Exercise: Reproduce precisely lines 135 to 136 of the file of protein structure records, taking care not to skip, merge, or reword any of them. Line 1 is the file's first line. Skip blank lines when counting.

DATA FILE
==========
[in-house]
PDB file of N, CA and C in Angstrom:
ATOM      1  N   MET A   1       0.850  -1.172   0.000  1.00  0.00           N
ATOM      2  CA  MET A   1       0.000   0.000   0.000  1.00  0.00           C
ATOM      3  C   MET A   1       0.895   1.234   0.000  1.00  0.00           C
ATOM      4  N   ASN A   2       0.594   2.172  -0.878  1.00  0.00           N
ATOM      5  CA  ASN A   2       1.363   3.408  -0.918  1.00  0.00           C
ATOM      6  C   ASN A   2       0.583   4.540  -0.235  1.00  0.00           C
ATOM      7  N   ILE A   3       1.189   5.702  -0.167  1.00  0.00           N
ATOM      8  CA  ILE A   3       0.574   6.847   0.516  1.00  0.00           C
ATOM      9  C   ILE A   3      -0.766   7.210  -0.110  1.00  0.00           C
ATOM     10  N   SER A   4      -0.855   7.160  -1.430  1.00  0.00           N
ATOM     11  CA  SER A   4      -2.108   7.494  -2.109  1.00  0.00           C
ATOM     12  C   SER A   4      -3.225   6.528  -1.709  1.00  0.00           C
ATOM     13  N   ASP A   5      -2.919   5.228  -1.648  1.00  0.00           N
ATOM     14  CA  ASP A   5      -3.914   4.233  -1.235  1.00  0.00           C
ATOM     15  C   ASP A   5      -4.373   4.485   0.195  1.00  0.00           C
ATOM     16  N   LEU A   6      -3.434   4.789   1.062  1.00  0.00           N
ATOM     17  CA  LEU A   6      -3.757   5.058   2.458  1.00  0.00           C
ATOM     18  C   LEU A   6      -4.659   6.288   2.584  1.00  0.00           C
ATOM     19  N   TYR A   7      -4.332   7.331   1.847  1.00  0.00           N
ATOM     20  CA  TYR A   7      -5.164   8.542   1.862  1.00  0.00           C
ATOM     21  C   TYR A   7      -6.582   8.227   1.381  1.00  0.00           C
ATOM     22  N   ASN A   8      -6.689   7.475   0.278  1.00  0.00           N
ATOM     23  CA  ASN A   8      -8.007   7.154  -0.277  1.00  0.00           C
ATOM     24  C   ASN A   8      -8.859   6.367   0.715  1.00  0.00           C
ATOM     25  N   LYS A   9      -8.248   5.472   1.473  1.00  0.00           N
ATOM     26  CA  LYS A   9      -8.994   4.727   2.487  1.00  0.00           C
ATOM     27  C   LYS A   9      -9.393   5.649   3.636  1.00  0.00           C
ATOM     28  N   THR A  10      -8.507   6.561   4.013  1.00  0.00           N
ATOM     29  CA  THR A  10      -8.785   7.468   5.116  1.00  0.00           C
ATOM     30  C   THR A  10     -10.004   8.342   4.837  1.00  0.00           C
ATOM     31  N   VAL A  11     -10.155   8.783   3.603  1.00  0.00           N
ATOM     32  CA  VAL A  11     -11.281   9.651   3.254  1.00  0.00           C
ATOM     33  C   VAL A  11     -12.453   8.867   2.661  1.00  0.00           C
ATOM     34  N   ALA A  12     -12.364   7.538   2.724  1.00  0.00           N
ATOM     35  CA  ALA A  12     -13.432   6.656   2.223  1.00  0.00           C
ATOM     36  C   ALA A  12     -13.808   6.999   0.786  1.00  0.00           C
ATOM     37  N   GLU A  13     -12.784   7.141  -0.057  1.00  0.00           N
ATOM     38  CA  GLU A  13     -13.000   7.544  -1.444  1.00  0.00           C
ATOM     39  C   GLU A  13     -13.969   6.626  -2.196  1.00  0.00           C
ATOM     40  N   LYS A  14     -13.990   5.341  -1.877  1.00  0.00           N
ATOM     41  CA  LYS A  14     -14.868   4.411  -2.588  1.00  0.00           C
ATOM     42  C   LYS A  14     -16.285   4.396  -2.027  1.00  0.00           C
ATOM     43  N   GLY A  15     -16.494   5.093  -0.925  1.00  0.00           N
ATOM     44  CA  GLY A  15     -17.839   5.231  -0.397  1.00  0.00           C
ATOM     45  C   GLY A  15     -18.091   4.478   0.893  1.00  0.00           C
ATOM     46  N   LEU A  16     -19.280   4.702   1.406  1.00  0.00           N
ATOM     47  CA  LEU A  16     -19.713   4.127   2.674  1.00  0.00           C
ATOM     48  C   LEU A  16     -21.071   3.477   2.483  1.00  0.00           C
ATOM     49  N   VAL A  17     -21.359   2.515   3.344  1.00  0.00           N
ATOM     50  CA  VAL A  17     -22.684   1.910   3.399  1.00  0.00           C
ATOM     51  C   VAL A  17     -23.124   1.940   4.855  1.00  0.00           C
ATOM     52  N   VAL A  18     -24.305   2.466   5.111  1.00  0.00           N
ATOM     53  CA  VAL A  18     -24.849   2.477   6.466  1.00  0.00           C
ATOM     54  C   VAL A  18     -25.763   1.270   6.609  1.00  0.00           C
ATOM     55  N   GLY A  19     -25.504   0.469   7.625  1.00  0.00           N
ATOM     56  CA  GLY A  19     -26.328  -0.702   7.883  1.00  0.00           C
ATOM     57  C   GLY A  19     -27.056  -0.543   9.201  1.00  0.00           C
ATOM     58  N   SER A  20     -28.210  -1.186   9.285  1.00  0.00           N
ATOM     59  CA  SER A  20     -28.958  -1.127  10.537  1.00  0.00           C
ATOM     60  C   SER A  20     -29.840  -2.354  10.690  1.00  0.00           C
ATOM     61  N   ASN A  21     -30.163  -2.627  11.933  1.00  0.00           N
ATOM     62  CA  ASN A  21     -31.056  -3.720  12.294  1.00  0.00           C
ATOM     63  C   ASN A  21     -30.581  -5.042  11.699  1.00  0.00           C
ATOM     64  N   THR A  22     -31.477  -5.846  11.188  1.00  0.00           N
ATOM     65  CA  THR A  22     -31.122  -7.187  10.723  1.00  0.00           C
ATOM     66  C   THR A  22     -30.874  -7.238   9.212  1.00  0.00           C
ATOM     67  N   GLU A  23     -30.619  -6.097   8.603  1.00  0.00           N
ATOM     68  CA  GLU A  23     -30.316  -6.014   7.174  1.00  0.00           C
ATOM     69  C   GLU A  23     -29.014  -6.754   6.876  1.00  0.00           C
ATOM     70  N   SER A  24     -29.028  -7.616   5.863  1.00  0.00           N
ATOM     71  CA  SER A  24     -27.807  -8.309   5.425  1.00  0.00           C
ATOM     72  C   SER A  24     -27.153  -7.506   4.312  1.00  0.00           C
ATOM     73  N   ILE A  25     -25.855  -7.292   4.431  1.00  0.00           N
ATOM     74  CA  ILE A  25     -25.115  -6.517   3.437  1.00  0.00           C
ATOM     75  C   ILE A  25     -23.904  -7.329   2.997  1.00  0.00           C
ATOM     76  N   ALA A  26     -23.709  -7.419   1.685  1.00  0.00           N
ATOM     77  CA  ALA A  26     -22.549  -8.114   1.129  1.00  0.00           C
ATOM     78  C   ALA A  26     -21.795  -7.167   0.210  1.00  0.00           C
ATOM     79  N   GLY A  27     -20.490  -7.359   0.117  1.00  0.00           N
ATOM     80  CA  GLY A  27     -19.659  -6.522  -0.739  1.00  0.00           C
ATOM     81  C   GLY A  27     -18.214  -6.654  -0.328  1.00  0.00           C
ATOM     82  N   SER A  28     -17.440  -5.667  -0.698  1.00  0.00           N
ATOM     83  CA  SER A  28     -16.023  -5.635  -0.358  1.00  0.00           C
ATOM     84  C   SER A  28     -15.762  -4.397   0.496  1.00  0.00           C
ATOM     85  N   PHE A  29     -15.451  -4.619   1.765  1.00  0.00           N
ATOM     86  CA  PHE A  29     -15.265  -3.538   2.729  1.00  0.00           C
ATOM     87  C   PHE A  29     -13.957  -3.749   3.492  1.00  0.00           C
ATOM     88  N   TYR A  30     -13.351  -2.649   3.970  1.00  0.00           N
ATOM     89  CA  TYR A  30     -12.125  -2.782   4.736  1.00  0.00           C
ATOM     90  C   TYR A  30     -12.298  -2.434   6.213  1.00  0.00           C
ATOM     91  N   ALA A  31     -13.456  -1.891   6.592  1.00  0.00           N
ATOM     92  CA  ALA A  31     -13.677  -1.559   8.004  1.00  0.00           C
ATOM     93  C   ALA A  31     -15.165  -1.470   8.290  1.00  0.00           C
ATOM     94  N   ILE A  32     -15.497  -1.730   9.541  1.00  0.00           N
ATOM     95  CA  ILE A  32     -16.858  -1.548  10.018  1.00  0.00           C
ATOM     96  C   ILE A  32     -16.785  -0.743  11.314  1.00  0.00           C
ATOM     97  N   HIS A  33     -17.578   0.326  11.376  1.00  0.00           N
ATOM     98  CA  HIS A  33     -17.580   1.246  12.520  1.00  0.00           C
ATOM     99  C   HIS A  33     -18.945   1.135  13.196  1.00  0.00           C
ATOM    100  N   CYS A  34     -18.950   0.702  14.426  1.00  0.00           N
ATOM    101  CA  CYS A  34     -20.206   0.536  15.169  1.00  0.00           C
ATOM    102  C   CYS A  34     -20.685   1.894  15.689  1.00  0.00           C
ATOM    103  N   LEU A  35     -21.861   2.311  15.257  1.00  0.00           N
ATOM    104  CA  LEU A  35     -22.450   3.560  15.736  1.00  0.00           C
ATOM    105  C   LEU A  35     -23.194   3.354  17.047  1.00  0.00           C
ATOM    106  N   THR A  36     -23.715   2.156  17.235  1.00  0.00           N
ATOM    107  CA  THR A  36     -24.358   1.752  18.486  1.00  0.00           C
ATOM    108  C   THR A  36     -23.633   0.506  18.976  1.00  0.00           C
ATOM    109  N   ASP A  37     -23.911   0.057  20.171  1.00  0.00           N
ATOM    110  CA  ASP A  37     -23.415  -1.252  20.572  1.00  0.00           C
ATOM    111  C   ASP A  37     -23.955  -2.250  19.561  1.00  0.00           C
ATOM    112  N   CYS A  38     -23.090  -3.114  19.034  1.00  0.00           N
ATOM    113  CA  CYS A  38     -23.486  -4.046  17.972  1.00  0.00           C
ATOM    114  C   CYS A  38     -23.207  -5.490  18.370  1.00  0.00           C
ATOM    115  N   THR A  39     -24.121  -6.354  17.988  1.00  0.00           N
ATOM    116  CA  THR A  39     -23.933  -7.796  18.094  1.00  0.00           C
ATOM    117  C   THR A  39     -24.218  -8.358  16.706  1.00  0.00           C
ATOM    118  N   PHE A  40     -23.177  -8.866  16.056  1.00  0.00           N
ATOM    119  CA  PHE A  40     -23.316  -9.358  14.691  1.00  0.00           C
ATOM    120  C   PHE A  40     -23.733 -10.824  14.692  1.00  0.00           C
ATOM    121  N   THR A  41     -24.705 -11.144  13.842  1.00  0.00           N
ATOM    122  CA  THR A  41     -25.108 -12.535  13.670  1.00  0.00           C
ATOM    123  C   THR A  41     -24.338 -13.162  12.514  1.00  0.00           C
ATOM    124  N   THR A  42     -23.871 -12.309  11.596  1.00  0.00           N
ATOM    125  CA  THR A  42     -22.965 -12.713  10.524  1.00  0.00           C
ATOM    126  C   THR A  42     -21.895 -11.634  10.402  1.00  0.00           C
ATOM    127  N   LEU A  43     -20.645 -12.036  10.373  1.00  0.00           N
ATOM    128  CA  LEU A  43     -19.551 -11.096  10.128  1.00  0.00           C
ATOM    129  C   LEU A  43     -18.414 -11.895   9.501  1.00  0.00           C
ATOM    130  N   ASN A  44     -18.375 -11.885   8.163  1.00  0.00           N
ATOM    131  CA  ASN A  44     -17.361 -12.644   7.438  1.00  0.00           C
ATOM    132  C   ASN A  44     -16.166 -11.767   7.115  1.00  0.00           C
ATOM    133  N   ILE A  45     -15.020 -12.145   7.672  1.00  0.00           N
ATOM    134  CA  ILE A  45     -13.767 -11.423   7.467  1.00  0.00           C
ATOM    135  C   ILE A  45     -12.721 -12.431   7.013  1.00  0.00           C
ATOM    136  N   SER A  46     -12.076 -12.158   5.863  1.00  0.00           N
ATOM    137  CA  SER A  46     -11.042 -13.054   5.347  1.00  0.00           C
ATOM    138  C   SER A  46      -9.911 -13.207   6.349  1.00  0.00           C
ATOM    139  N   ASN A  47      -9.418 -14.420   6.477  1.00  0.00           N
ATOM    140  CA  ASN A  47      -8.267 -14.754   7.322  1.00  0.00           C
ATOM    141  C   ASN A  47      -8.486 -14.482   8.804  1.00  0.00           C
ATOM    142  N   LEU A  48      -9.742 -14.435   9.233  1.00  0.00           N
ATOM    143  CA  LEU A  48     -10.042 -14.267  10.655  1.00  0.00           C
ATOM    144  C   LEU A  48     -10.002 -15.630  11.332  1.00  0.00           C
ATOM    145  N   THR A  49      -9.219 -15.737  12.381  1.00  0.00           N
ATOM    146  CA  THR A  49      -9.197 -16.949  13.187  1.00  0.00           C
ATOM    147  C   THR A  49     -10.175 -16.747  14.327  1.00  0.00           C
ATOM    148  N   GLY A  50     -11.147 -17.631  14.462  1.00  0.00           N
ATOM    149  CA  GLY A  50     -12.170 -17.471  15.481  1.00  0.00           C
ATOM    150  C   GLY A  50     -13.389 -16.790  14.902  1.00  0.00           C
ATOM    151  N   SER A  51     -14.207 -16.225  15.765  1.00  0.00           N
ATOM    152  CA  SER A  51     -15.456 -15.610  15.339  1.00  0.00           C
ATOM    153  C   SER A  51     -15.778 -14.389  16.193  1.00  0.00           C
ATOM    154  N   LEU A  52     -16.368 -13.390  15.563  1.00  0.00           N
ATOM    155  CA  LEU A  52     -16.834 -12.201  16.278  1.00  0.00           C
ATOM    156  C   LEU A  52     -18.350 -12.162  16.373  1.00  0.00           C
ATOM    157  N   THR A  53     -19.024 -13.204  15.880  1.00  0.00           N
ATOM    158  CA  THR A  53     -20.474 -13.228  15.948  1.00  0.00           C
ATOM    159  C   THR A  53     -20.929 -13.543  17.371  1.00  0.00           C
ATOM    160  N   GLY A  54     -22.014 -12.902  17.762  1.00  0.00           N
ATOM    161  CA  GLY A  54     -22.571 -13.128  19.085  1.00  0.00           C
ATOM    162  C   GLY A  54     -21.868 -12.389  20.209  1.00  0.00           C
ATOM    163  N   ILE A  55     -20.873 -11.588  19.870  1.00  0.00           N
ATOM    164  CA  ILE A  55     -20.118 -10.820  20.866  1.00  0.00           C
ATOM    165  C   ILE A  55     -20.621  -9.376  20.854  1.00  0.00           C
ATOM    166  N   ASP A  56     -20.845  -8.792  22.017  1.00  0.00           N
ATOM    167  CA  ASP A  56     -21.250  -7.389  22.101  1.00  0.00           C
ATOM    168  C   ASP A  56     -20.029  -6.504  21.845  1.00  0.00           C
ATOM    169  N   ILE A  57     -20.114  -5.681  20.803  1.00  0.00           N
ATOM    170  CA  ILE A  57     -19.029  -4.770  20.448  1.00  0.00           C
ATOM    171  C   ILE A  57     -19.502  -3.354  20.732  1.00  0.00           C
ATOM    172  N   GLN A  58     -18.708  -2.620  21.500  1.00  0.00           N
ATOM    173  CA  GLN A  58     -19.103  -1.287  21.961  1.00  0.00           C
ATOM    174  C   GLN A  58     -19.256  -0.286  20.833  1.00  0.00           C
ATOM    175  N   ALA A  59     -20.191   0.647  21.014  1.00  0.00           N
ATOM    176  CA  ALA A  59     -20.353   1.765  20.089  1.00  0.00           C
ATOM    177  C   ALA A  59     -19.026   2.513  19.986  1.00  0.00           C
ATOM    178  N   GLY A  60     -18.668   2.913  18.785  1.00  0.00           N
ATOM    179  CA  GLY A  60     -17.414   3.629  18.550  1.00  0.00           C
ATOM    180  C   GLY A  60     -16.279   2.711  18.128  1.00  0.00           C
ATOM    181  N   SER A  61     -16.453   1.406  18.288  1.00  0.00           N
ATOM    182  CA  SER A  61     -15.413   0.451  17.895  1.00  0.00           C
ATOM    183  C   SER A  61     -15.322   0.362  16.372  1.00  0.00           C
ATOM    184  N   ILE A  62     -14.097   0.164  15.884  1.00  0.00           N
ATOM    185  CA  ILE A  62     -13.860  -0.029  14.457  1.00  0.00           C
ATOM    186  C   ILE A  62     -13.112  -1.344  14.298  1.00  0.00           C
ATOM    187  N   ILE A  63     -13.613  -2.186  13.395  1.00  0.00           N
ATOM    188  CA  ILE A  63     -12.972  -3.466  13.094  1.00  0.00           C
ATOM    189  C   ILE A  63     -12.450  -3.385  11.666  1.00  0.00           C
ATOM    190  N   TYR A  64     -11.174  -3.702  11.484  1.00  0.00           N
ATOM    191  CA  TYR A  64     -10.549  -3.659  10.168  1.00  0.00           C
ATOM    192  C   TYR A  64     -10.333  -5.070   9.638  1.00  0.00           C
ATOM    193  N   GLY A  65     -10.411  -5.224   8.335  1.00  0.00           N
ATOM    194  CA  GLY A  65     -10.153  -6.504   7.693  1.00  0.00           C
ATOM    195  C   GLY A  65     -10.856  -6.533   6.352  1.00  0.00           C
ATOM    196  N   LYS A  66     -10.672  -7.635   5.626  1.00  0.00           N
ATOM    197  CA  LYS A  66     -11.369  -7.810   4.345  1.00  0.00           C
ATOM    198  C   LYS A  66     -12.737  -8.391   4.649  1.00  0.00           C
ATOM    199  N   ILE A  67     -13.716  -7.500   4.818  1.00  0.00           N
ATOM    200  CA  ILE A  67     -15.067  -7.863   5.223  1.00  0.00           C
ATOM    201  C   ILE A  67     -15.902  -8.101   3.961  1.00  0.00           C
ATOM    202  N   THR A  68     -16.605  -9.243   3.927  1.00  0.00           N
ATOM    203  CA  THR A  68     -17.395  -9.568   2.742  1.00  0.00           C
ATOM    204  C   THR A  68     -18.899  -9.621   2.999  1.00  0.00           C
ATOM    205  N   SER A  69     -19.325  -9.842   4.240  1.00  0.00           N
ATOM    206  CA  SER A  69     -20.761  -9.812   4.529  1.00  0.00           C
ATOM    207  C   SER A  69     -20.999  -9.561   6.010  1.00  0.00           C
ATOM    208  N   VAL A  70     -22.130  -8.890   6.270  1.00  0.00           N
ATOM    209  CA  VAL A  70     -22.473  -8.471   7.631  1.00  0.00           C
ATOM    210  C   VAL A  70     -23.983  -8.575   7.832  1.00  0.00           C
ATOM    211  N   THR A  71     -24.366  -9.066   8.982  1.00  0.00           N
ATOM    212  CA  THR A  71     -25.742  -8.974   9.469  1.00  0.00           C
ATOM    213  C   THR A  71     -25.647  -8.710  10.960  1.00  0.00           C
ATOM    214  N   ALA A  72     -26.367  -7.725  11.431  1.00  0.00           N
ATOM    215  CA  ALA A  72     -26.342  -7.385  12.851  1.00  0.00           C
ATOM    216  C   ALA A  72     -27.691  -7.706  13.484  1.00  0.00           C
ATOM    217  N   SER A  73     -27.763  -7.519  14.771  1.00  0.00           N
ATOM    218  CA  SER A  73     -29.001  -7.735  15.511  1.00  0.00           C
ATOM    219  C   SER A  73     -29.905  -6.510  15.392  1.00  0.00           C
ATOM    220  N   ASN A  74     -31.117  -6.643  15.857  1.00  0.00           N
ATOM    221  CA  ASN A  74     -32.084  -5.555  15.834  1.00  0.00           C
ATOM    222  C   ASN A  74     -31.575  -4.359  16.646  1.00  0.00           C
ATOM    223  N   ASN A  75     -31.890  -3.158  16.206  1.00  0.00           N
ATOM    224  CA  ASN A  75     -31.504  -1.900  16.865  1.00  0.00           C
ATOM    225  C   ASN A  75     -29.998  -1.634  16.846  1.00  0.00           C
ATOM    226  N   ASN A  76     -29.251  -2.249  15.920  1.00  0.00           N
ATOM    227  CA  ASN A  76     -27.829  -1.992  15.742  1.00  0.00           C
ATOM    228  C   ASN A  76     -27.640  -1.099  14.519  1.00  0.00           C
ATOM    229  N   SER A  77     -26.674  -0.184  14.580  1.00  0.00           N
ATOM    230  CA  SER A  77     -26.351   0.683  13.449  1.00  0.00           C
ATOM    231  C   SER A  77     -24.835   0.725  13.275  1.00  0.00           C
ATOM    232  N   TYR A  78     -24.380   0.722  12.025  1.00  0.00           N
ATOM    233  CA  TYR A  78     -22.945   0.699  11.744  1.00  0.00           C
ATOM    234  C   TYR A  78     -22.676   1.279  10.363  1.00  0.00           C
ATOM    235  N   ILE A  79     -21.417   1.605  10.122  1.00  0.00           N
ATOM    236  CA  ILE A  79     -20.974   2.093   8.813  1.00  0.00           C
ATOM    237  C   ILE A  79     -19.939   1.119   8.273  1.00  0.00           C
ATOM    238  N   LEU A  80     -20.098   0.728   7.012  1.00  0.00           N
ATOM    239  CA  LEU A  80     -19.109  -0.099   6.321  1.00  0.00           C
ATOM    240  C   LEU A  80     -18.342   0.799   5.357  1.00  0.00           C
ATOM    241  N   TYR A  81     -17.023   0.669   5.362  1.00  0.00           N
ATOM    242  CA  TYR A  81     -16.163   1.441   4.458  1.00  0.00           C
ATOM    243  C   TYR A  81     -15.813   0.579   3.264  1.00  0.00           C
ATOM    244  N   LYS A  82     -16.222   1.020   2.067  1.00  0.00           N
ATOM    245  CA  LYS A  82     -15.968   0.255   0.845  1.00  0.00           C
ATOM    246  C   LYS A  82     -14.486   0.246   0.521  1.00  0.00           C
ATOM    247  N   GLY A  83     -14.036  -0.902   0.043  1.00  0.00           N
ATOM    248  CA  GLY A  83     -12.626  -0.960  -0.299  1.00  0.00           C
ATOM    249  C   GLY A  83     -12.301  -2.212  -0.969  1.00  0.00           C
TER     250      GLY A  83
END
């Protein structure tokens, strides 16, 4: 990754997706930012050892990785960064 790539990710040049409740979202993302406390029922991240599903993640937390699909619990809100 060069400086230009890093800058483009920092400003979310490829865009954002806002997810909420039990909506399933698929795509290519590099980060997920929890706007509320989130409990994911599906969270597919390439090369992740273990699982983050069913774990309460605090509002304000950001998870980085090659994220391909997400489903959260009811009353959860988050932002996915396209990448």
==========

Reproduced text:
ATOM    133  N   ILE A  45     -15.020 -12.145   7.672  1.00  0.00           N
ATOM    134  CA  ILE A  45     -13.767 -11.423   7.467  1.00  0.00           C